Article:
Scalzi continues to confound me. I loved [b:The Old Man's War|239399|The Ghost Brigades (Old Man's War, #2)|John Scalzi|http://d202m5krfqbpi5.cloudfront.net/books/1316729668s/239399.jpg|18279845]. I didn't like [b:Redshirts|13055592|Redshirts|John Scalzi|http://d202m5krfqbpi5.cloudfront.net/books/1348617890s/13055592.jpg|18130445] nearly as much, though it was clever and the ideas were sound. However, [b:The Ghost Brigades|239399|The Ghost Brigades (Old Man's War, #2)|John Scalzi|http://d202m5krfqbpi5.cloudfront.net/books/1316729668s/239399.jpg|18279845] was much closer to [b:Fuzzy Nation|9647532|Fuzzy Nation|John Scalzi|http://d202m5krfqbpi5.cloudfront.net/books/1316132345s/9647532.jpg|18280046] for me. He has this ability to write these books that I enjoy for no real good reason
. The characters are all funny and very much human, which is a very appealing skill. The dialogue ranges from hilarious to at least "good", and the stories tend to move along. Yet, all of his books seem to hit a lull, some point in the middle, where I'm going "Man, I'm not sure if this is like, a 3-star book?" Long stretches where the plots seem to sputter, where he seems to meander off sideways.
And then, like in this book, the ending portion just kicks it up a notch, and you leave the book going "yeah, that was pretty awesome". I'm not going to give a big plot analysis or anything, but I'll say I enjoyed a lot of aspects of this book. It integrated past characters without them taking away from the new ones. It presented a very complicated dilemma, a few plot twists, an evil plan with epic consequences. Not the most original plan, albeit, but worked very well in the framework of Scalzi's unique world. This world, frankly, is fascinating, and the history pieces of it, the political elements, the three-dimensional approach, with no real black or white, no "good guys" and "bad guys". This book focused quite a bit on the negative aspects of the Union, pointed out the reasons people would oppose them, the behind-the-scenes manifest destiny style advancement and oppression and war-mongering. A quick nod to the US politics, for sure.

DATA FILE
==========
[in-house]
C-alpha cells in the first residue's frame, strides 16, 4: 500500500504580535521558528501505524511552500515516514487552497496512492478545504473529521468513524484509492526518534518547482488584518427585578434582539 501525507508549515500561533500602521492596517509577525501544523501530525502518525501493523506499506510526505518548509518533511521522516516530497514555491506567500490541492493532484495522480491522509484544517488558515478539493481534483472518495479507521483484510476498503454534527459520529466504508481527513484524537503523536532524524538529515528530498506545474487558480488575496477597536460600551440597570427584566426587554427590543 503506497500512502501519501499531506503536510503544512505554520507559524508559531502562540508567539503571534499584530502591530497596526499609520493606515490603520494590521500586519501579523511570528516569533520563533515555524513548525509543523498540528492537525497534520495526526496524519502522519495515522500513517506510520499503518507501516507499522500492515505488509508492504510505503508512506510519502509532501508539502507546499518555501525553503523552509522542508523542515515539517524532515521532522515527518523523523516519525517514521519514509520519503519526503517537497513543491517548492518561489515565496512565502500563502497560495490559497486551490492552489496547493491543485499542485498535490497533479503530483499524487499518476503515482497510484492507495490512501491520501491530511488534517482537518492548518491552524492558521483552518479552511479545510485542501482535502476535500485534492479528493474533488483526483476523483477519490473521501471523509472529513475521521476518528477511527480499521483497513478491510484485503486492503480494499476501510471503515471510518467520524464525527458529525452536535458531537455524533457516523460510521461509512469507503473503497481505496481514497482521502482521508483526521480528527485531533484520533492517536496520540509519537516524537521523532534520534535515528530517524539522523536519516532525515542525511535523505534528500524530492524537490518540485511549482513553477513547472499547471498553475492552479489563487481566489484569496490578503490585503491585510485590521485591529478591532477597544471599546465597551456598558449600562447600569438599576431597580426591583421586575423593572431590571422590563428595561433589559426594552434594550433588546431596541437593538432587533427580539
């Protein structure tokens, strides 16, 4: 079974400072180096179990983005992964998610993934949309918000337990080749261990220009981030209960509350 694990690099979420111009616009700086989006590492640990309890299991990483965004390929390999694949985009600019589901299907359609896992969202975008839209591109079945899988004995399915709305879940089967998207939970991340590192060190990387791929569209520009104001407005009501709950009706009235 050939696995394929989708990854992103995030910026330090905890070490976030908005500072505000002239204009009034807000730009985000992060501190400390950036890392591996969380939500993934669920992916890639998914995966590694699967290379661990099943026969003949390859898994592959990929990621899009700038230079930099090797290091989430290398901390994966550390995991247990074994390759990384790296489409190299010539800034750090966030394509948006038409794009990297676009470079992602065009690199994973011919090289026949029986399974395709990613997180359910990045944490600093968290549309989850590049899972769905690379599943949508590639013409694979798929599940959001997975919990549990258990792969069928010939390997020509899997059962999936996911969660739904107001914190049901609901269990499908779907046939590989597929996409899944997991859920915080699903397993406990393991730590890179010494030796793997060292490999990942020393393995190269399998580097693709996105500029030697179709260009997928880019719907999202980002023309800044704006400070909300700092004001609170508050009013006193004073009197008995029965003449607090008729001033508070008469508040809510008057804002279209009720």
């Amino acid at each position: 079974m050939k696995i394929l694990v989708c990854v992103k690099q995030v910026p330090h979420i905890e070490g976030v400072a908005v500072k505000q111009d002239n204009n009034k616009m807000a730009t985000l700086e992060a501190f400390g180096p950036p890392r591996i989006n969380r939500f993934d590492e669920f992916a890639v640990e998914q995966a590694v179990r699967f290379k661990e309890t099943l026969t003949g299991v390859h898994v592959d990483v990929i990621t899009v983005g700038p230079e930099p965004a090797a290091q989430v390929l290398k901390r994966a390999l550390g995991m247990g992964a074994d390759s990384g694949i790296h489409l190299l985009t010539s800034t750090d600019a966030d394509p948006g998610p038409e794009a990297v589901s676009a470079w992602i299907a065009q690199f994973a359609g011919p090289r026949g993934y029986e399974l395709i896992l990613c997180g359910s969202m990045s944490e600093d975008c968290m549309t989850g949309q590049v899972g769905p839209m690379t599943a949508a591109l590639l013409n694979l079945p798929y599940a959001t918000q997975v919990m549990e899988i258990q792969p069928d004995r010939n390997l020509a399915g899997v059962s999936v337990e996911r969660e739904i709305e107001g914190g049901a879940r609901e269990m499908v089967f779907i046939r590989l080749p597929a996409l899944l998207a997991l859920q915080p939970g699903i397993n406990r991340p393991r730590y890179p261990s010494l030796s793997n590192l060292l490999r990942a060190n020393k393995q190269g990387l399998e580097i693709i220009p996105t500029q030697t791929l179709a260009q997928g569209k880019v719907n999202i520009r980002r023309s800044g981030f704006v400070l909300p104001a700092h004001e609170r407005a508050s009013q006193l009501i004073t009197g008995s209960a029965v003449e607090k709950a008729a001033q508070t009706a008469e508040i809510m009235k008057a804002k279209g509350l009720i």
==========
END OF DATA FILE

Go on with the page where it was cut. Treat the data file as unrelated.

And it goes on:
As I mentioned, as always, Scalzi's characters and dialogue are great. It makes up for them perhaps making questionable decisions, or advancing a bit quickly, etc. I always have several moments in his books where I, at the very least, smile - as well as several laugh out loud moments. The humor isn't exactly subtle, but Scalzi uses a deft hand in dishing it out in a way that doesn't take away from the story, doesn't make serious moments seem flat, or distract from the plot. It's a skill and he's got it.
Ghost Brigades isn't my favorite book. It had a decent stretch in the middle where I was on the fence about it. But the ending was very strong, and I would say I overall enjoyed it. It's another one of those books where I can nitpick at it quite a bit, but in the end I was glad to have read it. I'm glad to continue this series, and I really do enjoy reading his novels. While this isn't The Old Man's War, not many books are.